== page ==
Afghan unrest clouds U.S. trip
KABUL, Afghanistan -- Two suicide bombings and a host of looming disagreements with the Afghan president cast a shadow on Saturday over U.S. Defense Secretary Chuck Hagel's first visit to Afghanistan since taking the post.
Nineteen Afghans were killed -- including eight children -- in the suicide attacks in Kabul and in the eastern Khost province. A U.S. contractor was killed and four soldiers injured when attackers thought to be Afghan soldiers stormed their base and opened fire Friday, just hours before Mr. Hagel arrived.
Afghan President Hamid Karzai, meanwhile, was standing by a demand that U.S. special operations forces leave a province neighboring Kabul by Monday for alleged abuses of Afghan civilians -- charges that U.S. officials deny. And a handover ceremony scheduled for Saturday of a U.S. detention facility also fell through, when U.S. and Afghan officials ran into last-minute disagreements.
Venezuela vote set
CARACAS, Venezuela -- Venezuela will hold a special presidential election to select Hugo Chavez's successor on April 14, the National Electoral Council said Saturday.
Candidates have until Monday afternoon to register, council President Tibisay Lucena said in televised remarks. Council members decided on the time frames after holding a minute of silence for Mr. Chavez, who died March 5, she said.
Mr. Chavez's handpicked heir, acting President Nicolas Maduro, will run. The opposition will rally around a single candidate, Miranda state Governor Henrique Capriles Radonski, the opposition alliance, known as the Democratic Unity Table, said in an emailed statement Saturday.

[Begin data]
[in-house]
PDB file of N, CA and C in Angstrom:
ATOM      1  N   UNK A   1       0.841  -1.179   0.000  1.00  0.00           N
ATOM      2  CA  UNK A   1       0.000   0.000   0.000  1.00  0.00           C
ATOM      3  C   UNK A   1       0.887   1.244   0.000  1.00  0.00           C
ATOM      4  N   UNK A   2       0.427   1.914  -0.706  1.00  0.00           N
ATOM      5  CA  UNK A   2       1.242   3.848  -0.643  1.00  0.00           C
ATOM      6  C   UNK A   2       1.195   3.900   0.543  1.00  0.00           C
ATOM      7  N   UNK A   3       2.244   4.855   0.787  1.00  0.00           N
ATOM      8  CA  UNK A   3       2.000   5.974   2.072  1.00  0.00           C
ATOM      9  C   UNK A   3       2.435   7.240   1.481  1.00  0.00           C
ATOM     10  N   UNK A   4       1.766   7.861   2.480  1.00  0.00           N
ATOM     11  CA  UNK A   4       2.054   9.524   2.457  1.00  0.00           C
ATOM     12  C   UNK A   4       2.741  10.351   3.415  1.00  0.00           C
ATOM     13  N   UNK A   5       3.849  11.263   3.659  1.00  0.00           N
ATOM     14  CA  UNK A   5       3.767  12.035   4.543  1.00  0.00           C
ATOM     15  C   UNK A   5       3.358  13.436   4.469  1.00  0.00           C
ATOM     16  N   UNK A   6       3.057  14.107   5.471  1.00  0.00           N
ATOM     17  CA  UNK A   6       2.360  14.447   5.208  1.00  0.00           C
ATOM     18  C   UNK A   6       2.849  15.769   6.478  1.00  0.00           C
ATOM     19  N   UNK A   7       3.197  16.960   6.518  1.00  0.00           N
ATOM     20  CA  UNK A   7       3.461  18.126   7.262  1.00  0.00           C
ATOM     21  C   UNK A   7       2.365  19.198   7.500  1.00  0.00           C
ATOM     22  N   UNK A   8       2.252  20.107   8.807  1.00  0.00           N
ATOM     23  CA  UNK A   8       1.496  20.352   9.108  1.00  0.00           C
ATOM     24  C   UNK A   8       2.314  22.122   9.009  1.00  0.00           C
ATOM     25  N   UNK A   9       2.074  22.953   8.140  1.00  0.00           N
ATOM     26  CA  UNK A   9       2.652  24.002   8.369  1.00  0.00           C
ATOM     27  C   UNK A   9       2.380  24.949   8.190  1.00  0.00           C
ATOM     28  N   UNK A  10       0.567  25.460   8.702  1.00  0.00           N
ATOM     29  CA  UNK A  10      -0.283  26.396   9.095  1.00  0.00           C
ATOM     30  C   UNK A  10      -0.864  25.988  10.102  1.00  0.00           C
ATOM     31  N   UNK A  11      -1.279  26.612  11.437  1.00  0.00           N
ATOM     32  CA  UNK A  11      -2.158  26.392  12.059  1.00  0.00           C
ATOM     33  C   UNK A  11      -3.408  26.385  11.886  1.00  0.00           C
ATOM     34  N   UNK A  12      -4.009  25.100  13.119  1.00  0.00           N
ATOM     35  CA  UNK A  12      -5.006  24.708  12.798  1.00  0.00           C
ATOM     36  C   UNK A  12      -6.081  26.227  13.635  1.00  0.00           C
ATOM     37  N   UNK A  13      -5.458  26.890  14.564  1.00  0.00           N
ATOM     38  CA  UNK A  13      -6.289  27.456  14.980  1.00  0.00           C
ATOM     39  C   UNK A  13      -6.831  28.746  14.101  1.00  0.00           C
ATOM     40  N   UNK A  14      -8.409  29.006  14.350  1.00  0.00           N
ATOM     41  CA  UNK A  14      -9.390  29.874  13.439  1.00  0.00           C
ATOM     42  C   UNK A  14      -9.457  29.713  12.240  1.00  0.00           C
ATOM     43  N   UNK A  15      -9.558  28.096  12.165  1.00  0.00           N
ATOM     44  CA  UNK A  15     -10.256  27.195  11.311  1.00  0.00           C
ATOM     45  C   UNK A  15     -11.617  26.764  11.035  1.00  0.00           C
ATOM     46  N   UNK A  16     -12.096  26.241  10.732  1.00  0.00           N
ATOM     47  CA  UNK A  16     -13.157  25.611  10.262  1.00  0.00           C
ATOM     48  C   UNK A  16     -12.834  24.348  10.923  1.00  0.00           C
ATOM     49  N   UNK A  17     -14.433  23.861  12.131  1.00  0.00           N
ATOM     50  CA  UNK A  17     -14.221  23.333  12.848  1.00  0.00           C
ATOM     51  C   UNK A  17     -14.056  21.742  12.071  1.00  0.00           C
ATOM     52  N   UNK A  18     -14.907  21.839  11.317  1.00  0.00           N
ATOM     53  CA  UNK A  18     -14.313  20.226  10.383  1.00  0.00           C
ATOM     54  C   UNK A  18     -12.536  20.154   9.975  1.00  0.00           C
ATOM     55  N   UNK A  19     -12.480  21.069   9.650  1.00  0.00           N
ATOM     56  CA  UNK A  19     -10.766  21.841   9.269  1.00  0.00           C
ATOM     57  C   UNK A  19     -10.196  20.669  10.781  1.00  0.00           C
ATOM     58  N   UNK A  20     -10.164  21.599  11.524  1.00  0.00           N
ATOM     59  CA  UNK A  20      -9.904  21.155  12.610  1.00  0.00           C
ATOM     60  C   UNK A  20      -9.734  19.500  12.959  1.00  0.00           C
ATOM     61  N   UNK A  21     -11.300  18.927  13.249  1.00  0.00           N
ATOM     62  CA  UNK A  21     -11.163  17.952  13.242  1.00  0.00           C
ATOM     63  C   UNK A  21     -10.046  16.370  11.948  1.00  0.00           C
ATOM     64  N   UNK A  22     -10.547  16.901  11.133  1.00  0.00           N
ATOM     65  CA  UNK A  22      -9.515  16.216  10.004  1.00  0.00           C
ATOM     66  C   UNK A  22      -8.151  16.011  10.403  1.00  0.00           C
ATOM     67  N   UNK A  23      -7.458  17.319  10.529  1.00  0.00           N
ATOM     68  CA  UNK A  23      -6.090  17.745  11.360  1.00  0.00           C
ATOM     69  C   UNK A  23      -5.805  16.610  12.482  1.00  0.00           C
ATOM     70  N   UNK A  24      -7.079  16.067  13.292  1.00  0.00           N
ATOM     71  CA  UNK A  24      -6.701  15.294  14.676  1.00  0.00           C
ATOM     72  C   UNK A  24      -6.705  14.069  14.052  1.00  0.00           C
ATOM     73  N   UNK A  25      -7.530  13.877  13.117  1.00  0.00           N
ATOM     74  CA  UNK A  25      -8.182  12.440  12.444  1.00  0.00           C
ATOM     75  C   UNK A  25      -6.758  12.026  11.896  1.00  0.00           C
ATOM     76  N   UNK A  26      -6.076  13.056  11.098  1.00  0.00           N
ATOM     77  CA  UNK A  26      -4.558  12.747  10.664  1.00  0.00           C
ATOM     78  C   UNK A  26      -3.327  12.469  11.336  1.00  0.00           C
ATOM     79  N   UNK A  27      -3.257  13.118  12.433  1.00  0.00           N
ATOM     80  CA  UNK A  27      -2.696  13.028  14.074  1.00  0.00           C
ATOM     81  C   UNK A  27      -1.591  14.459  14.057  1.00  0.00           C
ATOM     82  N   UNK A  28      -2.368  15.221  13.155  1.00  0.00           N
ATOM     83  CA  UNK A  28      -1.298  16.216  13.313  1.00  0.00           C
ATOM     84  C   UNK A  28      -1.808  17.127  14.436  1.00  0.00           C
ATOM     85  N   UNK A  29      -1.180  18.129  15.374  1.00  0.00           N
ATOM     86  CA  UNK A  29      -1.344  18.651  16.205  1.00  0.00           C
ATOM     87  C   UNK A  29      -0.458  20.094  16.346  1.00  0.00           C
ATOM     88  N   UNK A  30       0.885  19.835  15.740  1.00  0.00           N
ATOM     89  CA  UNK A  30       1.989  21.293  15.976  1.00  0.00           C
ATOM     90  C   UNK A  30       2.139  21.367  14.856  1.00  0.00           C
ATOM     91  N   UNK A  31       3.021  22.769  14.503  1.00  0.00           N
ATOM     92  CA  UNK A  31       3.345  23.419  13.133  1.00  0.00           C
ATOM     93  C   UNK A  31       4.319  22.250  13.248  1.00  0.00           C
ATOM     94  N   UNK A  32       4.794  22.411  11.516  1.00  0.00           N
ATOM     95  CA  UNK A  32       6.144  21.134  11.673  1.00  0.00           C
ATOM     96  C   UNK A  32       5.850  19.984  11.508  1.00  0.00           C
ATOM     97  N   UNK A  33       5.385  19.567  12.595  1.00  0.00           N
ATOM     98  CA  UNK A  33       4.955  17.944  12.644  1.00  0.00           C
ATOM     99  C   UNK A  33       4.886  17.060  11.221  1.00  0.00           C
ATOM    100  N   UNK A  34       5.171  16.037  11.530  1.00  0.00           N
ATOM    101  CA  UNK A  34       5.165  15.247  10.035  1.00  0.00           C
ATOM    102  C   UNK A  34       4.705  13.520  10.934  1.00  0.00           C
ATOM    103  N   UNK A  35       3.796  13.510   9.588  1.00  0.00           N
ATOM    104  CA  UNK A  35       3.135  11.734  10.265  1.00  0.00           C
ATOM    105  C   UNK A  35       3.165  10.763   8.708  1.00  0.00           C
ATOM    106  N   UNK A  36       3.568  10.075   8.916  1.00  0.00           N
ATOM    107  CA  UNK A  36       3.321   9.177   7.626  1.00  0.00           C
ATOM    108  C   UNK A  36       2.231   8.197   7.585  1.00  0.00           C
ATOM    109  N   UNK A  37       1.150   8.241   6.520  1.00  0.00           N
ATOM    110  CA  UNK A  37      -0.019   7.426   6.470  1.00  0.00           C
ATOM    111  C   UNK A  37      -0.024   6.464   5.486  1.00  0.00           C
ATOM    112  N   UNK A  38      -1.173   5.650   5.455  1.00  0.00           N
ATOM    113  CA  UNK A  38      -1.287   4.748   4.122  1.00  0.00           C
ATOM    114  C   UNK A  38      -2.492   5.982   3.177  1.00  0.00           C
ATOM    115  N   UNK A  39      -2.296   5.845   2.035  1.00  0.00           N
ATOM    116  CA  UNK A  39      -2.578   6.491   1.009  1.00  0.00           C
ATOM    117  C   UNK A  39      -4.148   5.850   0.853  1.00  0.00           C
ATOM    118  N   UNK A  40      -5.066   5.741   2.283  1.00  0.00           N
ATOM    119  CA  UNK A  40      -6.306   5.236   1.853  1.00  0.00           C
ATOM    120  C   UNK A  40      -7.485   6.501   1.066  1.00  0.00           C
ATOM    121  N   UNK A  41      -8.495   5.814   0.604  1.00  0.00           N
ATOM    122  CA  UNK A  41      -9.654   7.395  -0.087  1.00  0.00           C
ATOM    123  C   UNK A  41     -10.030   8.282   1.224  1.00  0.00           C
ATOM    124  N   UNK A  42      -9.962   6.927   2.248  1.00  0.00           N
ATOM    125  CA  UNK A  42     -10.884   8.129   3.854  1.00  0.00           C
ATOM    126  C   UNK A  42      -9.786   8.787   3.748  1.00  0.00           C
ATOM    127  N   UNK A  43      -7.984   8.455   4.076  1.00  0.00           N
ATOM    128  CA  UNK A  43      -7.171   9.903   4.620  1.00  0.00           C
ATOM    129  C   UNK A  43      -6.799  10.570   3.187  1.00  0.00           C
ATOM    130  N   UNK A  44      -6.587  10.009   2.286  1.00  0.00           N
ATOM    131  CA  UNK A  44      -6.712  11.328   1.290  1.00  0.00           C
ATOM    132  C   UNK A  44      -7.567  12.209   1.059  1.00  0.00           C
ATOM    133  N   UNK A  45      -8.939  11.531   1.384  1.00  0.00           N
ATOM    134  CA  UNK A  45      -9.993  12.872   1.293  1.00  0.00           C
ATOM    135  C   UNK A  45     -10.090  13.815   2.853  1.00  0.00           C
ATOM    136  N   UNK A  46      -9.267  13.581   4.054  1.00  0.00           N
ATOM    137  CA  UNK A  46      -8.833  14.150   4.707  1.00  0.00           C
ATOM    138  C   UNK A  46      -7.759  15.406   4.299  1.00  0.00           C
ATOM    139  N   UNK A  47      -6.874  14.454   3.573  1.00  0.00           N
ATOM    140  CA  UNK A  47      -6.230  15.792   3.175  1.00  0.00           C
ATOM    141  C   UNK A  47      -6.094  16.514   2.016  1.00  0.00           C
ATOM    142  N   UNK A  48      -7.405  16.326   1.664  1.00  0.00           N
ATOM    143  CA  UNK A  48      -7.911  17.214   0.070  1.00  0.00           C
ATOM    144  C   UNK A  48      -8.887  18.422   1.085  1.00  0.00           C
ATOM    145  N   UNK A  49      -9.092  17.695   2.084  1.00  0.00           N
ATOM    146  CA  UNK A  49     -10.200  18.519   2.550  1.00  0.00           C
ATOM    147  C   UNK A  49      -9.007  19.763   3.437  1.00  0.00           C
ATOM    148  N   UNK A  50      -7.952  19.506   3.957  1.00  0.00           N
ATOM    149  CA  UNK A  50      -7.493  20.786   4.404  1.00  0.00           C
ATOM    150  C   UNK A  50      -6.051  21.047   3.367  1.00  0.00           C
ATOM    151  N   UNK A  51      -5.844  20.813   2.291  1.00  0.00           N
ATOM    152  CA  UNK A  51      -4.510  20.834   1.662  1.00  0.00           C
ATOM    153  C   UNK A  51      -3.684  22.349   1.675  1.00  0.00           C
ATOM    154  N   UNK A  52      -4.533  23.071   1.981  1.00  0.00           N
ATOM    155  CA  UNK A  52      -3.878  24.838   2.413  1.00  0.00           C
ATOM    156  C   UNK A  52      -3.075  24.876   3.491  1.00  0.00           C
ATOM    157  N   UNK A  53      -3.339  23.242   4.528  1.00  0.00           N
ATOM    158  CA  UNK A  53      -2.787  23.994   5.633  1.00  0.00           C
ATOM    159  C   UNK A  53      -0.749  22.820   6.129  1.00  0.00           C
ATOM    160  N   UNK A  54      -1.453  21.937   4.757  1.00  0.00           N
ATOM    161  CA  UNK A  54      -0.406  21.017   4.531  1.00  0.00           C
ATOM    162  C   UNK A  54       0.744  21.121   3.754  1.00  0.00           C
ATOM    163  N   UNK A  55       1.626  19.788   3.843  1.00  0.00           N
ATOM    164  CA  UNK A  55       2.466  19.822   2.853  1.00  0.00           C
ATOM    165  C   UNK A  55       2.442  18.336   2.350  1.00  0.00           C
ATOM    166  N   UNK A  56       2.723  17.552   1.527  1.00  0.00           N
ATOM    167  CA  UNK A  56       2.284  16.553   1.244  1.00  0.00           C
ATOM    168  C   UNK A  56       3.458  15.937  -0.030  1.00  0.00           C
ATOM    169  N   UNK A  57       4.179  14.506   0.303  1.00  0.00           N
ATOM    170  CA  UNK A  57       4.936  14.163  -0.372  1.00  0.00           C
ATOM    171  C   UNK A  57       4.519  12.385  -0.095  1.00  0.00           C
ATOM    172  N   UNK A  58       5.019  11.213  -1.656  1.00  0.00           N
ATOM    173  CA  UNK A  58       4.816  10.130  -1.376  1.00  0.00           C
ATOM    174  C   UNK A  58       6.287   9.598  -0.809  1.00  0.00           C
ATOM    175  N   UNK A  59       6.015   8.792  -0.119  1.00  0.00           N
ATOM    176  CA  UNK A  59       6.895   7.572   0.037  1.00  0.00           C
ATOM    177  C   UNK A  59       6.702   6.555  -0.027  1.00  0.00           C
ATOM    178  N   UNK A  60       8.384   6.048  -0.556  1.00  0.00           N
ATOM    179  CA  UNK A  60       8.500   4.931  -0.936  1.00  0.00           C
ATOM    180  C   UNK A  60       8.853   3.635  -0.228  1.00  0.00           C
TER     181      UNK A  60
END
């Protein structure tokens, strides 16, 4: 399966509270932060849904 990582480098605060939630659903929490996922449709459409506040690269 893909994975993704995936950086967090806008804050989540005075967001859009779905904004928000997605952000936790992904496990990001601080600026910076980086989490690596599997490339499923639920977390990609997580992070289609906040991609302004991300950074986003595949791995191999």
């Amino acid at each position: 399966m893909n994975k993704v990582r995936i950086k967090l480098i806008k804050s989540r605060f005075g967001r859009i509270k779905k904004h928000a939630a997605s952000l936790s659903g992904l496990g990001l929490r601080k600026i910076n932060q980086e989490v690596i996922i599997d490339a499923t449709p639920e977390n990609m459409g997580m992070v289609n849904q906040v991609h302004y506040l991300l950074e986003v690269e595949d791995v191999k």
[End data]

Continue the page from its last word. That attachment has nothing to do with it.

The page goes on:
Lawmakers choose PM
AMMAN, Jordan -- Jordan's parliament voted Saturday for the monarchy's caretaker prime minister to form a new Cabinet, the first time in the country's history that the legislature rather than the king has decided who will be head of government.
Abdullah Ensour, a former liberal lawmaker known for fiery criticisms of the government when he was in parliament, was selected as part of a reform program aimed at defusing political unrest to stave off an Arab Spring-style uprising.
Killing of hostages claimed
KADUNA, Nigeria -- A breakaway Islamic extremist group said Saturday it had killed seven foreigners whom its members kidnapped from northern Nigeria, according to an online message purportedly from the group.
The message, identified as coming from Ansaru, could not be immediately verified by The Associated Press, though it included photographs that the group claimed showed the dead, who were kidnapped from a construction company compound in February. Those kidnapped included four Lebanese citizens and one each from Britain, Greece and Italy -- all employees of Setraco, a Lebanese construction company with an operation in Bauchi state, officials said.
Also in the world ...
Former South African President Nelson Mandela, 94, has been admitted to a hospital in Pretoria "for a scheduled medical check-up to manage existing conditions in line with his age," according to a statement on President Jacob Zuma's official website. ... Hundreds of people in eastern Pakistan rampaged through a Christian neighborhood Saturday, torching dozens of homes after hearing reports that a Christian man had committed blasphemy against Islam's prophet.
-- Compiled from news servicesworld